I don't know what they thought.  I know what moves me.  I assume that they, like me, are moved by the power of forgiveness, compassion, and being part of a loving community.  to me that is "good news".  




It is indeed, but it's only the part that moves you; it's not the full gospel that has been recognized by Christians for two thousand years. In your version, all those who claim to have found a living relationship with Jesus are, no matter now forgiving and compassionate they might be, as deluded as anyone who claims a living relationship with King Arthur.



You may be right that the gospel would not have been transmitted without believing that the canonical gospels were historically accurate in most of their detail.  Perhaps that is why the number of believers are declining. www.religionnews.com/2015/03/12/analysis...




That's one possible explanation; there are others. Personally, I doubt that the decline has much to do with the historicity of the gospels. I don't think such issues are on many people's radar, but I could be wrong. It's paradoxical that some observers claim that the decline of religion is a result of the "rise of science", when at the very same time we are told that science literacy itself is in decline.


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3 years ago  ::  Mar 17, 2015 - 9:06PM #15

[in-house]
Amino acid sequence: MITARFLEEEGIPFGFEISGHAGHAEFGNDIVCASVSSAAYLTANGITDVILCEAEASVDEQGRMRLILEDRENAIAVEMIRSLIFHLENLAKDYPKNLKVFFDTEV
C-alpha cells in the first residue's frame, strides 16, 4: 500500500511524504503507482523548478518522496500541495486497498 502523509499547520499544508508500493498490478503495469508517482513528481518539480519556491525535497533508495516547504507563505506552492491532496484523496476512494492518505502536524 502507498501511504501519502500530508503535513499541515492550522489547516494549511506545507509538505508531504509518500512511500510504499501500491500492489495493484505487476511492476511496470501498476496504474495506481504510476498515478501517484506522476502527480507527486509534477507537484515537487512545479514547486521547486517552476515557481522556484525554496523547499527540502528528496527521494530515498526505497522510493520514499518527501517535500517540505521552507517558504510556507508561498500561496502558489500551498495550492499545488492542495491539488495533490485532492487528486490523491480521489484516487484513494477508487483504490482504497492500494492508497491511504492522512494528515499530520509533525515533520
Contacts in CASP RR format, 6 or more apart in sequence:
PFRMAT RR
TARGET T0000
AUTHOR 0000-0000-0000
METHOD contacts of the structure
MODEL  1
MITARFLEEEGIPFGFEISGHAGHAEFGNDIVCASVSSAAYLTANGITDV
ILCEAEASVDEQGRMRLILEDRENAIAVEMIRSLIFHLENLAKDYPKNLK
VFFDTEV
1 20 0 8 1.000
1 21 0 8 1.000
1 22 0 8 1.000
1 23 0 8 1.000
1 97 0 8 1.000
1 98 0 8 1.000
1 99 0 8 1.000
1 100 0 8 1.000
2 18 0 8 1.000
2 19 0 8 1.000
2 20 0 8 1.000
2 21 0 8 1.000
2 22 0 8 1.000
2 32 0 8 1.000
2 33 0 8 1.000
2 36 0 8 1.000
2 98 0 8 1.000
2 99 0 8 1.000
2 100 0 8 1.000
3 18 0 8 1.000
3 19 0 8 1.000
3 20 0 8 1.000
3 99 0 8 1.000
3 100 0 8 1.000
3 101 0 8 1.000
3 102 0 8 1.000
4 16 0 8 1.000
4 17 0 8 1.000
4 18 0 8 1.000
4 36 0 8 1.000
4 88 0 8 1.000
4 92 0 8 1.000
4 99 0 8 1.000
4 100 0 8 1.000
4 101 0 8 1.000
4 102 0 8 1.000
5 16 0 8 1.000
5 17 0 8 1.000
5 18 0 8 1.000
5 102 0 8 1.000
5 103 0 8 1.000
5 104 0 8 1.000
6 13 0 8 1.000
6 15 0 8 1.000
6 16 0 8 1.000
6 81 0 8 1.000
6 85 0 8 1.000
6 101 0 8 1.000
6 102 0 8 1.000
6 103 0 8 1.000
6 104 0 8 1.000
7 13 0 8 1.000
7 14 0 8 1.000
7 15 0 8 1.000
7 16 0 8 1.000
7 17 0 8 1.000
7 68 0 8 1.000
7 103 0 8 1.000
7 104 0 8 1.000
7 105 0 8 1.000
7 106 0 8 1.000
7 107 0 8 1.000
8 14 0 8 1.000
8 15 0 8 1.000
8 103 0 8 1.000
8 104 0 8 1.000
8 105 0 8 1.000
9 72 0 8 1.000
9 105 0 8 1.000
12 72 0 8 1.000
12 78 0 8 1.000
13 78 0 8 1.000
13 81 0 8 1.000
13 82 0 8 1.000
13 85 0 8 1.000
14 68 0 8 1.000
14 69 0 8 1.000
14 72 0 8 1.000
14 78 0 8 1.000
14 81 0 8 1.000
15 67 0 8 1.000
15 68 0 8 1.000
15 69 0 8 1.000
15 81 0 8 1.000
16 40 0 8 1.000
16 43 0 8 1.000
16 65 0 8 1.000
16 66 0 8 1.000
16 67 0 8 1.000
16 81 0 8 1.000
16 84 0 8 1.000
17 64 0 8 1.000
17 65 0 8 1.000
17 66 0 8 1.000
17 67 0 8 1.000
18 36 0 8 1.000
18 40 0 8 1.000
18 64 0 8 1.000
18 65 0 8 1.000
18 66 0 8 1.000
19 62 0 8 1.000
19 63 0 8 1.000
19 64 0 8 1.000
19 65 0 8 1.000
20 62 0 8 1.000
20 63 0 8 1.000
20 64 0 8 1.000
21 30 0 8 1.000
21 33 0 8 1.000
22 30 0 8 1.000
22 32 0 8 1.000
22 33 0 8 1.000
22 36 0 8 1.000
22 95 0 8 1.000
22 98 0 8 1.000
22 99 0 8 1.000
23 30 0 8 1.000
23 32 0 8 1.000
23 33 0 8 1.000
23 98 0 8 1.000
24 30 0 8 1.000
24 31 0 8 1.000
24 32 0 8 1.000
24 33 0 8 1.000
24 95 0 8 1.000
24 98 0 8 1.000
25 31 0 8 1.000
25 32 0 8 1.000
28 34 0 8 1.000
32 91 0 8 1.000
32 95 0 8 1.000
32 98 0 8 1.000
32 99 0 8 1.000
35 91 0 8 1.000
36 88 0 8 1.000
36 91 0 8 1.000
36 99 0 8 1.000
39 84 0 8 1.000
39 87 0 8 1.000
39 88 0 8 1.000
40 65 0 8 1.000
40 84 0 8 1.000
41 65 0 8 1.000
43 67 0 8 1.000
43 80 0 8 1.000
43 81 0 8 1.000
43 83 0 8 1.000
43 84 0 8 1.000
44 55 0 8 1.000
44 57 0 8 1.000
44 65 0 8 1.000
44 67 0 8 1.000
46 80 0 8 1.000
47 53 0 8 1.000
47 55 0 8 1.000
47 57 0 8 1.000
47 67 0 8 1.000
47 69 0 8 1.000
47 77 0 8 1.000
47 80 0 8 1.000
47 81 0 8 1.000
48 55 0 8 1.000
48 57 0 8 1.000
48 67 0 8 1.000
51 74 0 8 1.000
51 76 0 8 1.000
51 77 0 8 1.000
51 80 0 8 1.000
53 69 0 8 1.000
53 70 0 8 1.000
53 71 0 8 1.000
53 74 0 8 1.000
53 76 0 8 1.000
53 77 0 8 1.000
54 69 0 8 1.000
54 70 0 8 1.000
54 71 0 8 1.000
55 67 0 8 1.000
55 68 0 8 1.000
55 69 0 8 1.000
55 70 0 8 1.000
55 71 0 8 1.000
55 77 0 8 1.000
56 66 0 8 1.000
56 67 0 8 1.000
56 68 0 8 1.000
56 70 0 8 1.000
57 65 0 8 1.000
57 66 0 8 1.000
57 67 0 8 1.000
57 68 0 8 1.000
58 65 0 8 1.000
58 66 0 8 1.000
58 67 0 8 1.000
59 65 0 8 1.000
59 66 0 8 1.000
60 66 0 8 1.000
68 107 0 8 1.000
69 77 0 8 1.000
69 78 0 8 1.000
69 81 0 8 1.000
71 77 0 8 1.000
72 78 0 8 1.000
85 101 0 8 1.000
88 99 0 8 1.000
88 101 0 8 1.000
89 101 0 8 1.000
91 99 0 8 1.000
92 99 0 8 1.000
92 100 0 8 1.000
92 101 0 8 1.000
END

Nino0814
Posts: 1,795

Christianity is a historical religion; it was inspired by a historical person, Jesus of Nazareth, and his first disciples.   The gospel traditions contain historical facts, as well as the meaning ascribed to those facts. Meaning is subjective and mostly not falsifiable like historical facts.  The historical facts that inspired the gospel traditions are told through the prism of the meaning believers found in Jesus' ministry.  The gospel traditions contain primarily the meaning of some events rather than purely historical events.  There are historical elements but most of the gospel is about the meaning found in them (ex: Historical - Jesus was executed by Roman authorities during the Passover celebrations in Jerusalem > Meaning: Jesus died for our sins like the Passover Lamb - Jesus is our Passover Lamb).


I do not deny the possibility that Jesus (and others who died) can somehow still with us.  I am an agnostic but as a religious person I am open to the possibility.   No one is technically a follower of Jesus. What people follow is the traditions passed down (even if they believe that Jesus is in those traditions).  We do not have a consensus on what it means to follow Jesus.  Christians at best have traditions with teachings about following Jesus.